Bulgaria and Macedonia co-operate in healthcare


In ophthalmology and other medical fields, training and treatment benefit from the professional partnerships.

By Miki Trajkovski for Southeast European Times in Skopje -- 30/09/13


Macedonian surgeons acquire latest techniques alongside Bulgarian colleagues. [Miki Trajkovski/SETimes]

Macedonian and Bulgarian health workers are collaborating in an effort to improve healthcare in the region in what is seen as a positive example of co-operation between the neighbouring countries.

A team of four Macedonian and two Bulgarian doctors performed 60 eye surgeries this month at the Clinical Hospital in Shtip, Macedonia, by using the Faco method to treat cataracts.

"It was a pleasure to come and help. I hope Macedonia will soon become an EU member and will bring ophthalmology to a higher level," Dr. Alek Topov of the Tokuda Hospital in Sofia told SETimes.

Bulgarian doctors will continue visiting the Shtip hospital once or twice a month, said Lidija Ikonomovska, an eye doctor at the Clinical Hospital in Shtip.

"We succeeded performing a large number of surgeries with Dr. Topov, more than 80 since the beginning of this year," Ikonomovska told SETmes.

Macedonian doctors are expected to begin to widely apply the surgery method, which involves using ultrasonic waves to prepare the eye for surgery, and also to lay the foundation for an ophthalmology centre.

"The idea is to make our hospital a regional surgery centre," Dr. Strahil Gazepov, ophthalmologist at the Shtip hospital, told SETimes.

Ikonomovska said co-operation began as one doctor from the Shtip hospital decided to get his training at the Tokuda in Sofia.

"Following his return, we established contact with the Tokuda hospital and with the approval of the health ministry, we agreed with the doctors of that hospital to visit us," she added.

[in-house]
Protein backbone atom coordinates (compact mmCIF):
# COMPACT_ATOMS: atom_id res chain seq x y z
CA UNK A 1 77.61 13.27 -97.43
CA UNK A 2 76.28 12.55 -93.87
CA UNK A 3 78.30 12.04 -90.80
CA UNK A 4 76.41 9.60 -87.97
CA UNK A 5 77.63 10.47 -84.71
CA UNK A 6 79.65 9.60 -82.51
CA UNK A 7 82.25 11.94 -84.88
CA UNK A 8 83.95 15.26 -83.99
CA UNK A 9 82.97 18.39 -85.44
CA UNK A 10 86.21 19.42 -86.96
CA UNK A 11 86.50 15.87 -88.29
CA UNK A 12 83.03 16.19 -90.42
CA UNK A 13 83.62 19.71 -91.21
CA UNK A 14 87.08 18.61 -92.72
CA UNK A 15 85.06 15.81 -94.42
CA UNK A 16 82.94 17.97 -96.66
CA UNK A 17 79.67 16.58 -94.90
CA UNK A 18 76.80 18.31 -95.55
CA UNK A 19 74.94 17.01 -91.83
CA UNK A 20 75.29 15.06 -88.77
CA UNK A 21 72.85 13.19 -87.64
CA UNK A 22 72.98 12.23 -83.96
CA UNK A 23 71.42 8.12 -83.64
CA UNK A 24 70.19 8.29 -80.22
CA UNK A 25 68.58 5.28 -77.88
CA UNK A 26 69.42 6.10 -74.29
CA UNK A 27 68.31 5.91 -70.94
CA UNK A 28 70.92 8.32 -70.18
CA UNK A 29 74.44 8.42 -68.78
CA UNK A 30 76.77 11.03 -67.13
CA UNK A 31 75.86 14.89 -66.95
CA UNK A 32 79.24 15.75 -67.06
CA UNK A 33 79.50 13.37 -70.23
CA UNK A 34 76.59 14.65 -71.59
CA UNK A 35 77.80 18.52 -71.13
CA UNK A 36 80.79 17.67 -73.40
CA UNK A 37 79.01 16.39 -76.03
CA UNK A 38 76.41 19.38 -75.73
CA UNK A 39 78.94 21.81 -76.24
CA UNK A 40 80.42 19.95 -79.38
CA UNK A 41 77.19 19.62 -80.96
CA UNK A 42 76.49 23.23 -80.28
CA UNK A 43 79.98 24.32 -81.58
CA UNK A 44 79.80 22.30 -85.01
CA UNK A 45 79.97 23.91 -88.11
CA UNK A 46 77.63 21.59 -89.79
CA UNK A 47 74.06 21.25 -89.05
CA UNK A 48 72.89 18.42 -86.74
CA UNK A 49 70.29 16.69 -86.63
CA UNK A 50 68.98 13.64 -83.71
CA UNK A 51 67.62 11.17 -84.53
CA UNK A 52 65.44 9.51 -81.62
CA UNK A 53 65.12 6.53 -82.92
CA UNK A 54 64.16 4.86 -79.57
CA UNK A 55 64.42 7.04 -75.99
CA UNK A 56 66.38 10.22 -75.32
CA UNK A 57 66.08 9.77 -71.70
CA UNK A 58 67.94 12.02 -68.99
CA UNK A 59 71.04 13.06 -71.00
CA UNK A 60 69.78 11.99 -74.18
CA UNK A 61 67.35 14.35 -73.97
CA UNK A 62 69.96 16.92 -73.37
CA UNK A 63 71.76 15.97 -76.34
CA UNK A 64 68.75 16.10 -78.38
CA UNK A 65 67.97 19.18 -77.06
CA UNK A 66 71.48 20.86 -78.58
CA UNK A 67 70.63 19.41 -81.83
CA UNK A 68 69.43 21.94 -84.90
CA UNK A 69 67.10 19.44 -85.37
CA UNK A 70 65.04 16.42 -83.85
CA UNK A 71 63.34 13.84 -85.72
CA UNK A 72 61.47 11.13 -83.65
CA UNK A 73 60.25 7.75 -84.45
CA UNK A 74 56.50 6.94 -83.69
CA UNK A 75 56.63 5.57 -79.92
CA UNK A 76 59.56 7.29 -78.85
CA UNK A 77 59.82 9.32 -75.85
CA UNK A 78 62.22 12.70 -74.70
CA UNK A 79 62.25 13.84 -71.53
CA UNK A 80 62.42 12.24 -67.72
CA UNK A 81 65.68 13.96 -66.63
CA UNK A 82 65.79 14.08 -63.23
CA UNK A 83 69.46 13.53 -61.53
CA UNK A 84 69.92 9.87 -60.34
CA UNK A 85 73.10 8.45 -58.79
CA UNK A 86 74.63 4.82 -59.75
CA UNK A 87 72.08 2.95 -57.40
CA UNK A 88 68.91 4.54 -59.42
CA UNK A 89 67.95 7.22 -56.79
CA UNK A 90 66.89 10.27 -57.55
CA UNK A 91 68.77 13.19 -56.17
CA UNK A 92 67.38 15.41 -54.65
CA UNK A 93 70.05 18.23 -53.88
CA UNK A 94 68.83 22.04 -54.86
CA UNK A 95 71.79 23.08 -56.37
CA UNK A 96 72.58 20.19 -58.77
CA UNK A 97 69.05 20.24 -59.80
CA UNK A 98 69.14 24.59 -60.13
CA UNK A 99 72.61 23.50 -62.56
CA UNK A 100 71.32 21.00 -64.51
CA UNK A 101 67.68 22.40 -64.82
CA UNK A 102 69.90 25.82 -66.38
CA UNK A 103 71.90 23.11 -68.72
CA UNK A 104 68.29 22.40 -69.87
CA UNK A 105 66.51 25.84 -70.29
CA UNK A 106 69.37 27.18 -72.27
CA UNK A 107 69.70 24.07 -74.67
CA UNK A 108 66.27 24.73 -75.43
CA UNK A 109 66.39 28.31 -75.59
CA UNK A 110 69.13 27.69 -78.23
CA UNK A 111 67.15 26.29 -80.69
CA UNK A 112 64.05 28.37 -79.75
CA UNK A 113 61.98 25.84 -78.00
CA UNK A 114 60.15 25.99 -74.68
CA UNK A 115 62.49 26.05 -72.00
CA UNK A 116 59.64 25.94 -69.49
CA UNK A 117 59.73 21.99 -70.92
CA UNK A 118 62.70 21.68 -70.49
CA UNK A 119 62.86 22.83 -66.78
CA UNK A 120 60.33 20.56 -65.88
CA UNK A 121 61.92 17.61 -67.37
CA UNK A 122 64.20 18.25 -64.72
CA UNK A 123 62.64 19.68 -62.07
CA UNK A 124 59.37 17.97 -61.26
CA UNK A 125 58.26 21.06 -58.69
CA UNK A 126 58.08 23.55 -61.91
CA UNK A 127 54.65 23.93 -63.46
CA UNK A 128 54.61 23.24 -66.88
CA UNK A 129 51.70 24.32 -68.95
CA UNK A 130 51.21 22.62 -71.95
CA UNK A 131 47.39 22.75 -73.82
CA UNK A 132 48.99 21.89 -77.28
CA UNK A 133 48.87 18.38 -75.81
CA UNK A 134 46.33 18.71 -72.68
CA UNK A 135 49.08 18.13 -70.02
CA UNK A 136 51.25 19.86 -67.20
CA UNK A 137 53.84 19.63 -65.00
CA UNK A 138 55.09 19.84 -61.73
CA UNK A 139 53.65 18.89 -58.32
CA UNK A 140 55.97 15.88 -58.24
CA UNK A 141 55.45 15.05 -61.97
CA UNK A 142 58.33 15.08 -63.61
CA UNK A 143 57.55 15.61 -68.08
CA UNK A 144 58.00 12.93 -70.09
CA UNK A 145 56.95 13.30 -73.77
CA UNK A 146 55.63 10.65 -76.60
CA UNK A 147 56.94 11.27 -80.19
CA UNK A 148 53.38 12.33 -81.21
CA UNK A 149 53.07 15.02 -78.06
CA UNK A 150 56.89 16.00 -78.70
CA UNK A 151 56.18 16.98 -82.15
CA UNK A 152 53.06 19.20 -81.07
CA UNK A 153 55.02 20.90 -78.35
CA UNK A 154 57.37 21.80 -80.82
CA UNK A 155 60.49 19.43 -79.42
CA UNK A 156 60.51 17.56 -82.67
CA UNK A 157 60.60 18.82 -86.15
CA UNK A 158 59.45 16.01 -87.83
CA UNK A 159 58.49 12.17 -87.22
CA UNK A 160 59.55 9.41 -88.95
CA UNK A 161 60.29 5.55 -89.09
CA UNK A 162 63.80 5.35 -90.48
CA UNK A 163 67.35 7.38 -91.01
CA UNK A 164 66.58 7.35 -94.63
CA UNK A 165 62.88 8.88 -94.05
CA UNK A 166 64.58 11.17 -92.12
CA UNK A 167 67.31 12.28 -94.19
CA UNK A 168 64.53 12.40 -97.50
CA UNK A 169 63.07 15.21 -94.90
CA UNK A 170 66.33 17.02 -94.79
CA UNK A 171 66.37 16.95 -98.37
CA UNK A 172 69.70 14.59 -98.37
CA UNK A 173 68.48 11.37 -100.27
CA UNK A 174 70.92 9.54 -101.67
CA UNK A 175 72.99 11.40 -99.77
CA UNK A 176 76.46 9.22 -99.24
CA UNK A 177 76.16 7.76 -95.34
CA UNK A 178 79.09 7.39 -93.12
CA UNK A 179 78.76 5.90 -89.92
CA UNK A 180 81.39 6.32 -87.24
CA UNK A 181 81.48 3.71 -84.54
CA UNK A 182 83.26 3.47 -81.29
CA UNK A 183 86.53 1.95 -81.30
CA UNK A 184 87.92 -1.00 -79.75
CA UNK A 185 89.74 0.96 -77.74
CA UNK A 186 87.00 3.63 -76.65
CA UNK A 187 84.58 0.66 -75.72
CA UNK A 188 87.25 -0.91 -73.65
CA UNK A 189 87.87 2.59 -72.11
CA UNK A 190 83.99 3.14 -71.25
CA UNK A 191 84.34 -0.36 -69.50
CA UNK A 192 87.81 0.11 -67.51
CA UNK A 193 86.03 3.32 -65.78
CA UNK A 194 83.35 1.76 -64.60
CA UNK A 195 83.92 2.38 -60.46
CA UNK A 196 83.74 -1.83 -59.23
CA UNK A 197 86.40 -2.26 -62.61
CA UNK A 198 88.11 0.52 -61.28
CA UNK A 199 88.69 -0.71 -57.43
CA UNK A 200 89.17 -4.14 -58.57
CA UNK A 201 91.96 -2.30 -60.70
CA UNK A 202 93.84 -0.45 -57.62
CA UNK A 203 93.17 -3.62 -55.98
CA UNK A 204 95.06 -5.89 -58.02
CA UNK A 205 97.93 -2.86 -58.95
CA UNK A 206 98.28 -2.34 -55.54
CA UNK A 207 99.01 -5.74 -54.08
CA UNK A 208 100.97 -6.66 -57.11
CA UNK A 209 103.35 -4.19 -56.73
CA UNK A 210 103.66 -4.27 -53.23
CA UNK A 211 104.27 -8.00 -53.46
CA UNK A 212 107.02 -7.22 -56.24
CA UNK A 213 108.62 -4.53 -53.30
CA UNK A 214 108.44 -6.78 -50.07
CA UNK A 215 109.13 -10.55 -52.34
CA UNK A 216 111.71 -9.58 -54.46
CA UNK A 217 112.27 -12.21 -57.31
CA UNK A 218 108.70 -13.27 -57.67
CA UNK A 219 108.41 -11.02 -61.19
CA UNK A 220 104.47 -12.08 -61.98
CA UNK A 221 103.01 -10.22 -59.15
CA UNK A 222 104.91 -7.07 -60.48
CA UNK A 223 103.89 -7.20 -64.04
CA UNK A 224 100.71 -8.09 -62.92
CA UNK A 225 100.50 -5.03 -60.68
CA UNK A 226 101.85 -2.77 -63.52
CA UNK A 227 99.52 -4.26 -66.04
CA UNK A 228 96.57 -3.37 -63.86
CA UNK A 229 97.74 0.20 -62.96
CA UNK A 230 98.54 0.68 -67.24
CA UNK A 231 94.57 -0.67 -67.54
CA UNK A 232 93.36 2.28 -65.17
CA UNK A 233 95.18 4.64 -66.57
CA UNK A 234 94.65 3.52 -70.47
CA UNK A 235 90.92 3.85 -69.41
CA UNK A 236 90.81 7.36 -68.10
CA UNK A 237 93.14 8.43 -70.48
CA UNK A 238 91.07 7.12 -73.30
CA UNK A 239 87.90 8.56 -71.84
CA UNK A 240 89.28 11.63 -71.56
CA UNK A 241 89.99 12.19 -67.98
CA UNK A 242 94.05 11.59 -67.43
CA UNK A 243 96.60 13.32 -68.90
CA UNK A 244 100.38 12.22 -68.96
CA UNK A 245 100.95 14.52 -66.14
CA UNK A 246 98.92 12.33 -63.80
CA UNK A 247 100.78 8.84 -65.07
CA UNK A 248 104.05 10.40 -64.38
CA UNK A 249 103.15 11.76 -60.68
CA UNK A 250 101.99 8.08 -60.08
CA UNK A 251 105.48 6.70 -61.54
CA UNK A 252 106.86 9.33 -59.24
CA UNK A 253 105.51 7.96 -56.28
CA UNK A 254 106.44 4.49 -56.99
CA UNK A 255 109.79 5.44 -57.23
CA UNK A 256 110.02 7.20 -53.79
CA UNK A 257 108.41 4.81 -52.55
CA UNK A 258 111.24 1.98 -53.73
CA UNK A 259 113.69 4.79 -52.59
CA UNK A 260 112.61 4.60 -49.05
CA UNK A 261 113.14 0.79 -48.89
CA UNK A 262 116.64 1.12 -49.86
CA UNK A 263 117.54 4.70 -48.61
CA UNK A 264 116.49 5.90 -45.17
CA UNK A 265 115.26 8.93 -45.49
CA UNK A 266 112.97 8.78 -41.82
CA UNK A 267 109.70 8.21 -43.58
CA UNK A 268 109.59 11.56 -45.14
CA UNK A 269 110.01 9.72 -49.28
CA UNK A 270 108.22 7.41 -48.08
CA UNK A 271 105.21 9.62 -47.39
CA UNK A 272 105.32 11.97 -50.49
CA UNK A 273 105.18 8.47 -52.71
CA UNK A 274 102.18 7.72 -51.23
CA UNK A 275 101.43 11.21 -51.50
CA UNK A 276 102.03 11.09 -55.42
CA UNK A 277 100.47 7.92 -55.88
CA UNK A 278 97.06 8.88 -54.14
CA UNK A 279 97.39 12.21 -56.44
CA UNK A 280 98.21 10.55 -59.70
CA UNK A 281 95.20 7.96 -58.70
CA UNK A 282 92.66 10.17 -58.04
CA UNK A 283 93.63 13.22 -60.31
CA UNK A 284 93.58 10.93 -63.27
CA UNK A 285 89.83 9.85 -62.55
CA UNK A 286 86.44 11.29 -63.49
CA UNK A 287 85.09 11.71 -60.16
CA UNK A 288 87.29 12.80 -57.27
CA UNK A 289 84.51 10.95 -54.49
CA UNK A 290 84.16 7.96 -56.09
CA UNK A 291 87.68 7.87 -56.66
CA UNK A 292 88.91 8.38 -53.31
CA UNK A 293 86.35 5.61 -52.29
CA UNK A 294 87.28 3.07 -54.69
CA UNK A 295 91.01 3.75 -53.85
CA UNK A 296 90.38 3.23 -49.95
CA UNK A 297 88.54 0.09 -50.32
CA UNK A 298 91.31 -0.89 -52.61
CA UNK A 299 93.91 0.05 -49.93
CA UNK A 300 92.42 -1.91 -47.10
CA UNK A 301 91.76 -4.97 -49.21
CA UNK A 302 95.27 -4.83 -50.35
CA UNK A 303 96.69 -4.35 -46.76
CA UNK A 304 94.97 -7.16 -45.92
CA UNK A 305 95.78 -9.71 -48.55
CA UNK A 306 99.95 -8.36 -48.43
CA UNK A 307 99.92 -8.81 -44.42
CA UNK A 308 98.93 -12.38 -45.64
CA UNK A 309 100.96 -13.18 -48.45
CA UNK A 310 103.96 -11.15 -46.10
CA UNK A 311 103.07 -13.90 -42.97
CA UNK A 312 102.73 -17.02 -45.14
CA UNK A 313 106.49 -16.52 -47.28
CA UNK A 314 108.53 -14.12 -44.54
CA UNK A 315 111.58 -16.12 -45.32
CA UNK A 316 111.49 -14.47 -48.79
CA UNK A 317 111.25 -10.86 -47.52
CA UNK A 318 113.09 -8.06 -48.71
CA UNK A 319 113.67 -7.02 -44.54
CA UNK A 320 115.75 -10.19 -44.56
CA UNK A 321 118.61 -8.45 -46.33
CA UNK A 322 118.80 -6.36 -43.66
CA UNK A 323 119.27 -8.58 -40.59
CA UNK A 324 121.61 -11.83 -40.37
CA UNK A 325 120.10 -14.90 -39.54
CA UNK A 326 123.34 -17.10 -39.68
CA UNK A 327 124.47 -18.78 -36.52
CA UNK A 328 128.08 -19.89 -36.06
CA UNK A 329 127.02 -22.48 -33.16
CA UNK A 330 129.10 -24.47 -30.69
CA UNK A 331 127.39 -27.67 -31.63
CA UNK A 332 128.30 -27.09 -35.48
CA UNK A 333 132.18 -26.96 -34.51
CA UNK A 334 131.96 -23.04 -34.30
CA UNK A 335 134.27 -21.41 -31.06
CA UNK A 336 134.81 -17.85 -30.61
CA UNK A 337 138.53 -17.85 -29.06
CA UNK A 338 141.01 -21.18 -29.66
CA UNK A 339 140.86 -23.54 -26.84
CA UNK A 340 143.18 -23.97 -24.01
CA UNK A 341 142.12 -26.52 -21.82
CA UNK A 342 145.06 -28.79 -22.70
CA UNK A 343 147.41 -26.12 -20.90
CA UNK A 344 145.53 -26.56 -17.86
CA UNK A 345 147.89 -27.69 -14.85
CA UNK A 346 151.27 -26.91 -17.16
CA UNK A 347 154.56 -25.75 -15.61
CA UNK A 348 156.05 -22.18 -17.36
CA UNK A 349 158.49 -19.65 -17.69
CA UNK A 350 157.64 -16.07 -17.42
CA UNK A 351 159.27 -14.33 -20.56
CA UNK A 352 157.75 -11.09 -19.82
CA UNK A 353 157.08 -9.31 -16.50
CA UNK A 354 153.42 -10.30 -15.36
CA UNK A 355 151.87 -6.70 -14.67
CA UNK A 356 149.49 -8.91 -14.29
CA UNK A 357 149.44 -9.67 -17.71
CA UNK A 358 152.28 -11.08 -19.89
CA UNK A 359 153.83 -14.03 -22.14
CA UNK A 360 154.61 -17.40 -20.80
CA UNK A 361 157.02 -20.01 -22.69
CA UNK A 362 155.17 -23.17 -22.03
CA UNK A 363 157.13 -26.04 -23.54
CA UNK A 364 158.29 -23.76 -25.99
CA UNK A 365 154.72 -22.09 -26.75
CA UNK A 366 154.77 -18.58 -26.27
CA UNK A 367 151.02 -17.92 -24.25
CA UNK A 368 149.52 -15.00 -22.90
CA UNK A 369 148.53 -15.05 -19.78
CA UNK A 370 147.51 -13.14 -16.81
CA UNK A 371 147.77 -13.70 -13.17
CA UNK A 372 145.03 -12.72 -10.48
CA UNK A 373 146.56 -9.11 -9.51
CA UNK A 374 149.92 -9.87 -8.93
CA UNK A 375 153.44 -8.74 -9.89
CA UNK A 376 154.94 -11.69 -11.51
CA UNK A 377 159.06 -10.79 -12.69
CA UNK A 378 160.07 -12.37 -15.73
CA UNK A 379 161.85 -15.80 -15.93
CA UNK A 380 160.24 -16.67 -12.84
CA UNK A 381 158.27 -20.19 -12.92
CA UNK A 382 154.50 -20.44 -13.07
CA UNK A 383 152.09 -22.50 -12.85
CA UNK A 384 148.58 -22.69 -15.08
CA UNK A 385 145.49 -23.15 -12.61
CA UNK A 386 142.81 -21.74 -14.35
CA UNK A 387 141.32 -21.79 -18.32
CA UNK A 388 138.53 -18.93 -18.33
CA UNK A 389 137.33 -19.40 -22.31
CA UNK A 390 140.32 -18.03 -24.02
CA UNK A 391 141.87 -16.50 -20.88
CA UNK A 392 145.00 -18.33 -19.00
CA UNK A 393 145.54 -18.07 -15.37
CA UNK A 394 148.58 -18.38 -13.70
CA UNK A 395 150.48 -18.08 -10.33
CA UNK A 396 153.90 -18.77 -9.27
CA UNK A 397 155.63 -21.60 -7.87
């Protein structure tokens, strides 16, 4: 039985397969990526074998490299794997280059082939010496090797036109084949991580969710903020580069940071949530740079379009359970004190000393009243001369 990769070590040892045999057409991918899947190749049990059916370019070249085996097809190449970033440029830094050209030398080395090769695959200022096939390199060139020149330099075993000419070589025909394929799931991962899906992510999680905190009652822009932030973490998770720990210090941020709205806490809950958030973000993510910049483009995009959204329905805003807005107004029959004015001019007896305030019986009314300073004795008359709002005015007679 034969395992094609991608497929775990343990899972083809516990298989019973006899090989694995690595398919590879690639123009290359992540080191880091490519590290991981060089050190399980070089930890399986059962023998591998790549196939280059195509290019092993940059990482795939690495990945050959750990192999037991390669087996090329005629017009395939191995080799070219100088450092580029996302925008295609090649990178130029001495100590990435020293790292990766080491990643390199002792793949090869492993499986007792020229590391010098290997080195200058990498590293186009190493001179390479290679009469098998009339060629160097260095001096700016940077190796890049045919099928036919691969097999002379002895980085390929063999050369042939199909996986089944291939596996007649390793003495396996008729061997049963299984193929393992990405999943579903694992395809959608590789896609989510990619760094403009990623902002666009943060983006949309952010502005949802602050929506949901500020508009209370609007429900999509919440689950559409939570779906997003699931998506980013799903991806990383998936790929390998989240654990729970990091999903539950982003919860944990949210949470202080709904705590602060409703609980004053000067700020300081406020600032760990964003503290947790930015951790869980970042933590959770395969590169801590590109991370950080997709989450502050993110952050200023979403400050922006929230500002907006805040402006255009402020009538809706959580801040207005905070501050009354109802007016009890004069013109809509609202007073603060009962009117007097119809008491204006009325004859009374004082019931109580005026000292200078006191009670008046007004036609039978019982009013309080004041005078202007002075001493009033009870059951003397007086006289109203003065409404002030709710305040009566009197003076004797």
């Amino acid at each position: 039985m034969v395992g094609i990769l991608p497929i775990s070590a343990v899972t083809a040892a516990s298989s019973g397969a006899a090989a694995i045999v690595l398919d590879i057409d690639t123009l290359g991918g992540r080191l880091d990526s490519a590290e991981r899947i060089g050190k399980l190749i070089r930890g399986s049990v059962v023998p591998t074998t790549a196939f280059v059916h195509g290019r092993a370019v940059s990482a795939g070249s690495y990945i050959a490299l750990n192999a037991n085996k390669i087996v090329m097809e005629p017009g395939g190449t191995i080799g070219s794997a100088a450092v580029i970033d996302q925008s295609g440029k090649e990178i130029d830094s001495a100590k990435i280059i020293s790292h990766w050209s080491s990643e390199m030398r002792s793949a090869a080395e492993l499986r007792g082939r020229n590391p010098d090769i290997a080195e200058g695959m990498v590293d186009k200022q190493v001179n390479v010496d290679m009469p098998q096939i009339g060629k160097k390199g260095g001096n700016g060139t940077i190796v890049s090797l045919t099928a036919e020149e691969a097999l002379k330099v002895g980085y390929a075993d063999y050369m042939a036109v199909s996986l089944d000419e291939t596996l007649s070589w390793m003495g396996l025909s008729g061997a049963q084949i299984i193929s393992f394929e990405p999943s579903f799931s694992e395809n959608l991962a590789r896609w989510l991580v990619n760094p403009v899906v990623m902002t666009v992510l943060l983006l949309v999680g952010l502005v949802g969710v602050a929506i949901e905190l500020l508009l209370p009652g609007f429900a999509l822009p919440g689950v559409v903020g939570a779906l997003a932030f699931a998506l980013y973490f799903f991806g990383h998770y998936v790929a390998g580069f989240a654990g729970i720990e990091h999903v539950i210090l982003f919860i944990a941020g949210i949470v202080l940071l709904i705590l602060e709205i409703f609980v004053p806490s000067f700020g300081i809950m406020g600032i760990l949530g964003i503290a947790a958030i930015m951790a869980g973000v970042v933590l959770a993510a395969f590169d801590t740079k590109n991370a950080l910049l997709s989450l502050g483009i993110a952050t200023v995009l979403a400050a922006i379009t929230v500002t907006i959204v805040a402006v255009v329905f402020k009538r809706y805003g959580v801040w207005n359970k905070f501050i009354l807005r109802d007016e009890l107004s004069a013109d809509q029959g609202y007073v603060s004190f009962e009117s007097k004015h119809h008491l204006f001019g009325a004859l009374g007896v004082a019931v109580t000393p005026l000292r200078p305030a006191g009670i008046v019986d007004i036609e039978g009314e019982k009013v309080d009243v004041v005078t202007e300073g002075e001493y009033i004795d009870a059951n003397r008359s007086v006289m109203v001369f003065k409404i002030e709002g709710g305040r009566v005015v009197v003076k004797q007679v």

Meanwhile, the Medical Faculty in Shtip signed a co-operation agreement with Tokuda for Macedonian students to practice in Sofia under supervision of Bulgarian doctors.

The programme should first be accredited -- a process which will last four to six months -- prior to being implemented, said Nikola Todorov, health minister of Macedonia.

"Among the key co-operation goals are to widen this programme to masters' and Ph.D. studies. We want to allow our doctors to specialise as soon as possible, beginning in March 2014, at the Tokuda Hospital," Todorov told SETimes.

Macedonia's health ministry organised continuing education for more than 300 health workers throughout the Balkans and beyond. Health workers from medical areas other than ophthalmology have also trained at Tokuda.

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"As soon as I returned to Macedonia, I began applying what I worked on in Bulgaria -- laparoscopic surgeries. We gained great knowledge and experience that will surely help us in our work. All medical areas are covered at Tokuda; they have the latest equipment and excellent specialists," Dr. Mirko Lekoski, surgeon at the Struga city hospital, told SETimes.

Lekoski said relations are strictly professional, with no instances of politics or political provocations.

"Macedonian doctors who train in Bulgaria are accepted very well and face no problems," Lekoski said.

What do you think about the collaboration between doctors in Macedonia and Bulgaria? Add your thoughts below.

This content was commissioned for SETimes.com.
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